What Writers are Getting Paid

Sonia Simone

Scratch Magazine has a pretty fascinating resource that they call “Who Pays Writers,” which lets freelancers anonymously report how much they’re getting from various publications (print and online).

You can find it here: Who Pays Writers.

And it isn’t pretty.

  • $100 for a 2000-word piece that requires intensive reporting.
  • Publications that go months — sometimes years — without paying as agreed.
  • One publication pays in Target gift cards. Uhhh, okay.

As one of my writer friends said on Facebook,

I wish I didn’t have to choose between writing and eating.

But of course, that’s not the life of every writer

Once upon a time, if you were a good writer and you wanted to get paid for it, you had a few different options.

  1. You could write fiction, and probably starve.
  2. You could write poetry, and definitely starve.
  3. You could be a traditional journalist and starve but feel extremely virtuous for doing it.
  4. You could write for magazines, and make decent money but spend a lot of time chasing work.
  5. Or you could write for ad agencies, and make good money but deal with a lot of Mad-Men level nonsense.

Option 3 is a true calling, and my hat is off to anyone who does it today or has in the past. It wasn’t ever an easy way to make a living, and it’s only gotten more and more difficult.

Option 4 was pretty attractive for a long time, but traditional advertising-supported publications have been squeezed very hard. Most simply can’t take care of writers the way they once did.

But an interesting option has crept in somewhere between #3 and #5.

I’ll bet you know what I’m talking about. It’s content.

Content is basically commercial writing that’s worth reading

(And of course, when we say “writing” in 2014, we include the writing done for audio and video content as well as text.)

You may know that we at Copyblogger sort of hate the term “content marketing,” because it’s so vague that it’s nearly meaningless. So here’s what I mean by it:

Content marketing is writing intended to serve a business purpose, that also has significant real value to an audience of readers, viewers, or listeners.

It uses the talent of the fiction writer or poet, as well as the craftsmanship of the journalist and feature writer. But it also borrows a few tricks from those Mad Men ad copywriters.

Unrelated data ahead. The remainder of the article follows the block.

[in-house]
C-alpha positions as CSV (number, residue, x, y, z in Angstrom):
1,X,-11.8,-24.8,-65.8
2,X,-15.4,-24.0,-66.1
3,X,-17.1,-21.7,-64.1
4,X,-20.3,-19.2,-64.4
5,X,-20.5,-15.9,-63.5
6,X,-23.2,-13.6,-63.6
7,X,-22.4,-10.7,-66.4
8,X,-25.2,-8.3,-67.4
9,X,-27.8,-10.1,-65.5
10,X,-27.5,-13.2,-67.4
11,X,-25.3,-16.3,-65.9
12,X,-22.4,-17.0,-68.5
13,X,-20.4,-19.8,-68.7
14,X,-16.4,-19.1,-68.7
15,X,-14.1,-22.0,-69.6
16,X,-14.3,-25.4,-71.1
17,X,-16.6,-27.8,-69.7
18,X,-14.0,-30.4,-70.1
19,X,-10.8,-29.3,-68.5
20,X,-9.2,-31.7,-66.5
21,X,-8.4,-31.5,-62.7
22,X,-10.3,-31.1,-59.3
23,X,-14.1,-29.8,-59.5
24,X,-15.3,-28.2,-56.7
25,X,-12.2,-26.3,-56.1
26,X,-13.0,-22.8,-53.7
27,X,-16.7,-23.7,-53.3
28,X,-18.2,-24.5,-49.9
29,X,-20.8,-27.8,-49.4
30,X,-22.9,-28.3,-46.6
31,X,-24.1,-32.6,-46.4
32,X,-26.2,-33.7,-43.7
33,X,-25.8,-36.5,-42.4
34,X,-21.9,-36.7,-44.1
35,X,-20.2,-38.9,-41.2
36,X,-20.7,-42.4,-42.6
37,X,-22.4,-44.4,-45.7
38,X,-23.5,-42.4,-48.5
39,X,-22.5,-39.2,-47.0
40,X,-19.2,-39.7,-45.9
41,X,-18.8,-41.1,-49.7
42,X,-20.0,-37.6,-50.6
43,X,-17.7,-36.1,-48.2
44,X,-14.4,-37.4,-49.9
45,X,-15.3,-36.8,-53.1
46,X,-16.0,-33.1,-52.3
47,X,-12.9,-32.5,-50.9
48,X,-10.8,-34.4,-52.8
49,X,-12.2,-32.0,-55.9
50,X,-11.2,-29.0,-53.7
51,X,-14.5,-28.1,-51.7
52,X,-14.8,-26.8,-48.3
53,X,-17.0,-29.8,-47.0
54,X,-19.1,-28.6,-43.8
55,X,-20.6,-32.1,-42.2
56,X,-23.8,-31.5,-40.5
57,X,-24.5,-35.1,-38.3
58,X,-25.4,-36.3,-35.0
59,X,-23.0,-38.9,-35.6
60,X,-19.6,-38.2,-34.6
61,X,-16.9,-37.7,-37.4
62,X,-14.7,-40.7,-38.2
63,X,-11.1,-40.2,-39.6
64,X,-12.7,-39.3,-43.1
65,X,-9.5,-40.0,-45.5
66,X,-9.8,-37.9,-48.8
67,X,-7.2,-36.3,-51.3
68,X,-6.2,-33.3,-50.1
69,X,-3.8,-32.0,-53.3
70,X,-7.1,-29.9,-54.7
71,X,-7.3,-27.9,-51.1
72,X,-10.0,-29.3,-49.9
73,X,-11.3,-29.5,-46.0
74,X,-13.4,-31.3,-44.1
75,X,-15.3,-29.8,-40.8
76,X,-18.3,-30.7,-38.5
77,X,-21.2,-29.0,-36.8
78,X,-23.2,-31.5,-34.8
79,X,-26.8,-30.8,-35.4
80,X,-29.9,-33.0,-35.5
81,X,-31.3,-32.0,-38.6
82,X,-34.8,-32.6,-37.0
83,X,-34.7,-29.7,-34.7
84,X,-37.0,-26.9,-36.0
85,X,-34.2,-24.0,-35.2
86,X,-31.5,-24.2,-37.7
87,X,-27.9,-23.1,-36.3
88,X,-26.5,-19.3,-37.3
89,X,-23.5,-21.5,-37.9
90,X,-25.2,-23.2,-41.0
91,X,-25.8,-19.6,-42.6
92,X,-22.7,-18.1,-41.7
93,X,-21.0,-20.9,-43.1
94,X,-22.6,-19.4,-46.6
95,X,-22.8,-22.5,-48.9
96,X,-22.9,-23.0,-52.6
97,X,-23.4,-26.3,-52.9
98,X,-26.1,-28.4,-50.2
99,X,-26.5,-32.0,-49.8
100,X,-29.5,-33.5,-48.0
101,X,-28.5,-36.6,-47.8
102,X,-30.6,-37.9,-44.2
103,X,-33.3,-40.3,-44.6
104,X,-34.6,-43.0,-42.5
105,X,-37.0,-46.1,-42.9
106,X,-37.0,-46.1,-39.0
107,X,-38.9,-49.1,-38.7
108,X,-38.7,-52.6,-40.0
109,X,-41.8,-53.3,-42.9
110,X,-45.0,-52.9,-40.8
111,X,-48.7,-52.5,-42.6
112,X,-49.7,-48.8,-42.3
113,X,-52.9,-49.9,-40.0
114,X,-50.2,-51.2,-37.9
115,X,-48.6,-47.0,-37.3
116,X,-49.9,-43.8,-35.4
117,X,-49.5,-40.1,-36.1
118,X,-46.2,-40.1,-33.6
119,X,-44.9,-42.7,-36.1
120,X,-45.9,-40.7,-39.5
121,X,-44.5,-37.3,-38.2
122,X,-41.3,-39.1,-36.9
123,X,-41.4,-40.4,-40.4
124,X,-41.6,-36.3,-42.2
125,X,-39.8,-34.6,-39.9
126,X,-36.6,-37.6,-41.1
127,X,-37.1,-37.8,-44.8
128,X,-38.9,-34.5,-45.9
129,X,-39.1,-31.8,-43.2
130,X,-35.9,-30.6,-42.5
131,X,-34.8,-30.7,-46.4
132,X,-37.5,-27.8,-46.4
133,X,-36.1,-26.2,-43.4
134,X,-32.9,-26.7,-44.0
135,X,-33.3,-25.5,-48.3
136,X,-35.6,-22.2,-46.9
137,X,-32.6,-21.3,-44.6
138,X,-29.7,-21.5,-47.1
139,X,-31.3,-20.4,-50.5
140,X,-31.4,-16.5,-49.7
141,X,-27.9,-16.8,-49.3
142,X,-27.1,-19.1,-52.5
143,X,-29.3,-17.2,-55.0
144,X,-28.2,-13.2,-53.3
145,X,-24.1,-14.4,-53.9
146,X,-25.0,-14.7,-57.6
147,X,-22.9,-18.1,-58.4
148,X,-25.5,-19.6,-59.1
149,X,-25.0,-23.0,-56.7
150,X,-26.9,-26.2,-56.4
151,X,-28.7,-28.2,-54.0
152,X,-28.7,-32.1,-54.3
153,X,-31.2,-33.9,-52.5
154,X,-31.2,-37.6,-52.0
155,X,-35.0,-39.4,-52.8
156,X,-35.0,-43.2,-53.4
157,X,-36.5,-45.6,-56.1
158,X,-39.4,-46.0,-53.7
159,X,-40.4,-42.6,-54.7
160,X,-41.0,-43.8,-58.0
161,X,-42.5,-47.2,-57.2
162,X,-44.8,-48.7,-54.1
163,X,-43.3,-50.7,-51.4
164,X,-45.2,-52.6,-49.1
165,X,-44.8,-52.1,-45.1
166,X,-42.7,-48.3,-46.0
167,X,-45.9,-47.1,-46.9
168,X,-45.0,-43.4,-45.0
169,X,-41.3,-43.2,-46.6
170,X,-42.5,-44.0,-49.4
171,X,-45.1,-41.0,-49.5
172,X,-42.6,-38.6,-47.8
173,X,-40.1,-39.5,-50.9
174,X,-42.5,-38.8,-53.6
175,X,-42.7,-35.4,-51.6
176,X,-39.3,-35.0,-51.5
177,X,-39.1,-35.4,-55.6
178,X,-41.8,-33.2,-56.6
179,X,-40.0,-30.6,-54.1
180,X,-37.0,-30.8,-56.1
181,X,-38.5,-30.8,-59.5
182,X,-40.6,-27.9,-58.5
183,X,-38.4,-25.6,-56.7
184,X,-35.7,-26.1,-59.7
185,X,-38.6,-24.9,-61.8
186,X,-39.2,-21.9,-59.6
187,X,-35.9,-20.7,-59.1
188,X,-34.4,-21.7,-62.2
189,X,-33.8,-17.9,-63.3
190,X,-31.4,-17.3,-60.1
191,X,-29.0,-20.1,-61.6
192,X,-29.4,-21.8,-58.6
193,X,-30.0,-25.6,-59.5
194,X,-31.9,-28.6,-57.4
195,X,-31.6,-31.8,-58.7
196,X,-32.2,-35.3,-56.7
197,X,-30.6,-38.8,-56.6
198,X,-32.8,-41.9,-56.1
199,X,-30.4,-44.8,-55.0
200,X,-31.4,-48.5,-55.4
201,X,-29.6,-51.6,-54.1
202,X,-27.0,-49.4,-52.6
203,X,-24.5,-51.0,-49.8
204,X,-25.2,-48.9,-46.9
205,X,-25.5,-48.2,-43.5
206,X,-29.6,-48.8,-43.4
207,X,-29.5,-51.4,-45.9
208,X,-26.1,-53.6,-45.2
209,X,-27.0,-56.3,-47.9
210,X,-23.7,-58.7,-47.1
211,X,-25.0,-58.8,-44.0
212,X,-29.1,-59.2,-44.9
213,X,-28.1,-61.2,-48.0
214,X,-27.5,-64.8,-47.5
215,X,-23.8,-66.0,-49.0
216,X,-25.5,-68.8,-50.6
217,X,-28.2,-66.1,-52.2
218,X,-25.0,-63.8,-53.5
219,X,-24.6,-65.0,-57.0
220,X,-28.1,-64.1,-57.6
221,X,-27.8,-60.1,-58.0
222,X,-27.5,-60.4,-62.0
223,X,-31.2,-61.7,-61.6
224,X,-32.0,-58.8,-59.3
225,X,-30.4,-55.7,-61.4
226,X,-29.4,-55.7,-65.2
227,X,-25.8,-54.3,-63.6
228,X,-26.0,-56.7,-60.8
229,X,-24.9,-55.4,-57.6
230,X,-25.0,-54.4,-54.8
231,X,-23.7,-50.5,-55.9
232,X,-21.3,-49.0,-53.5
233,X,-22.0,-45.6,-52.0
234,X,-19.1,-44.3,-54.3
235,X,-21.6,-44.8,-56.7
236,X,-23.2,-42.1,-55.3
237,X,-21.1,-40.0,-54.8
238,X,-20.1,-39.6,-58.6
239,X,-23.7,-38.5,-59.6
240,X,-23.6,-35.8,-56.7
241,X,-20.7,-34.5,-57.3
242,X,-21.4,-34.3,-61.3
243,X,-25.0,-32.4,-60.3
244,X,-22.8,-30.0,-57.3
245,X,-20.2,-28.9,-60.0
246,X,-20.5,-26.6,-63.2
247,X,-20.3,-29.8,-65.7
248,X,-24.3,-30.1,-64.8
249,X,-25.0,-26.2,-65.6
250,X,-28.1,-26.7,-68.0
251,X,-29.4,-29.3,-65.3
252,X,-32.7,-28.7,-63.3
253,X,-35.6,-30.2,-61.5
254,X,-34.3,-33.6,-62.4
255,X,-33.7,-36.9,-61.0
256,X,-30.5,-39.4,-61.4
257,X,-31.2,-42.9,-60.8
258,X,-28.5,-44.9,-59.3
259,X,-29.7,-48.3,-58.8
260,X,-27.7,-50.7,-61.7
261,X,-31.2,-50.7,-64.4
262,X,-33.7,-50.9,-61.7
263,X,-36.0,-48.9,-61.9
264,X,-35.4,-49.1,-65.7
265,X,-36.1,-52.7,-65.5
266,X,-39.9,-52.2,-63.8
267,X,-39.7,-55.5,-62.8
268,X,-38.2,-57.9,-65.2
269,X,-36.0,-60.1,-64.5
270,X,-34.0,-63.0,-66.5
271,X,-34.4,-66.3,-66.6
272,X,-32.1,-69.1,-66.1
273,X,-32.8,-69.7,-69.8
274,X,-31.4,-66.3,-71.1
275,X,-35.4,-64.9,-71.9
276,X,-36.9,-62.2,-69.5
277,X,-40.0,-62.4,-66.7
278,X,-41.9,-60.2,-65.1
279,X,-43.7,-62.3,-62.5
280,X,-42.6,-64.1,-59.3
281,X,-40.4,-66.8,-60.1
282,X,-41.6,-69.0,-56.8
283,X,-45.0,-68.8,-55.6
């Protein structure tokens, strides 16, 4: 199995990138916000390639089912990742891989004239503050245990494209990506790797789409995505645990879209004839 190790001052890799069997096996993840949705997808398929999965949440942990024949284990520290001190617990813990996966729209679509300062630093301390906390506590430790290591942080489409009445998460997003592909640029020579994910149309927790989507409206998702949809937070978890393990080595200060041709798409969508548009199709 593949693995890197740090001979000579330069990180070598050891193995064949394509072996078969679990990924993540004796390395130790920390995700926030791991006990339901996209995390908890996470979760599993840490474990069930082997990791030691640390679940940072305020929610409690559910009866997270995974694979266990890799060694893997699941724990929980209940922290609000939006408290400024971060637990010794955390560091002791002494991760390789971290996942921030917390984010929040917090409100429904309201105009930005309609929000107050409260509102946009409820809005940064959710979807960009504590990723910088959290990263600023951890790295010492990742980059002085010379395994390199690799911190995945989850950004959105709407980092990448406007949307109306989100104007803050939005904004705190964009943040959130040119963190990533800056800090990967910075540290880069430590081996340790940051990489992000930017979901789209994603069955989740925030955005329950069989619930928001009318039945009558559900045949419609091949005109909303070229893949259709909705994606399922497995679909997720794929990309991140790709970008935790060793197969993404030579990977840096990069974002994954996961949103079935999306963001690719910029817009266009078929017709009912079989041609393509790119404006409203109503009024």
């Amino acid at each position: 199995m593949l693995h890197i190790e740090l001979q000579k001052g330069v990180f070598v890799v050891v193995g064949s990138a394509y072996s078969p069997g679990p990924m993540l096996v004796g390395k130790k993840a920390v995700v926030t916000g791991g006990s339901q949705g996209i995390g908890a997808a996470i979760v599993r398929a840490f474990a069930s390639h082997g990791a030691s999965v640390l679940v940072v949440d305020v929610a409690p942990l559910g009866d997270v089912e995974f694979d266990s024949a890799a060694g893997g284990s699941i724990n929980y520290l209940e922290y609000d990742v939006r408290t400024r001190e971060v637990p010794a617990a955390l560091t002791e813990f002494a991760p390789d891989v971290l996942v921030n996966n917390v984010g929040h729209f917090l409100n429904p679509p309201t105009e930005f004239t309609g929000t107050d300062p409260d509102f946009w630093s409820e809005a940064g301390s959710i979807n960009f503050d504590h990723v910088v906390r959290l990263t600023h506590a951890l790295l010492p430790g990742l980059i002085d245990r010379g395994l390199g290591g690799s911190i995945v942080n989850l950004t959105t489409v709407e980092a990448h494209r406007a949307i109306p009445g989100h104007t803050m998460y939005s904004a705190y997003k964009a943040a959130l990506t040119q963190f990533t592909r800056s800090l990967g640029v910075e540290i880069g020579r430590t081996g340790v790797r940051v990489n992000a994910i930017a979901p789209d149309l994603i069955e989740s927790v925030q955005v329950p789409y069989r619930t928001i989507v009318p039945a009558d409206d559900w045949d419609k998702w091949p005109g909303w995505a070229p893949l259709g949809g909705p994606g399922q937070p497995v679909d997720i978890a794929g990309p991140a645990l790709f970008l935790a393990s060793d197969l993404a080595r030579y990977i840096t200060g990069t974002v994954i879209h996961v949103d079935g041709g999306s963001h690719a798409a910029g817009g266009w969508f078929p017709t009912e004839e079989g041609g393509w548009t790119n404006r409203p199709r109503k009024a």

The work is interesting. It uses your talent. It uses your brain. It’s pragmatic, but it’s also ethical and useful.

And it is increasingly in-demand … if you have the right skill set.

More and more writers are doing very well for themselves becoming content strategists for their clients, and not just freelance copywriters.

But you do need a solid understanding of what goes into a winning content strategy, and what clients are looking for.

Next week we’re rolling something special out

The members of our Authority community were the first to hear about our brand-new Content Certification program.


  • A concentrated four-week course by Brian Clark on what it takes to be an effective content publisher (and not just a talented writer)
  • One year of membership in Authority, our community of online marketers, for ongoing education and up-to-date learning
  • Support materials to help writers generate proposals and charge what they’re worth
  • And (this is the part we’re kind of excited about) certification by the Copyblogger editorial team of your work as a content creator

We have a lot more details for you early next week, but I wanted to give you a heads up that it was coming. This will be an opportunity for you to apply for a position on our list of “Recommended Writers,” and to let your clients know that you have demonstrated what you’re capable of.

Just watch your email box, and we’ll be letting you know all about the program early next week!

Sonia Simone
Sonia Simone, chief content officer and co-founder of Copyblogger Media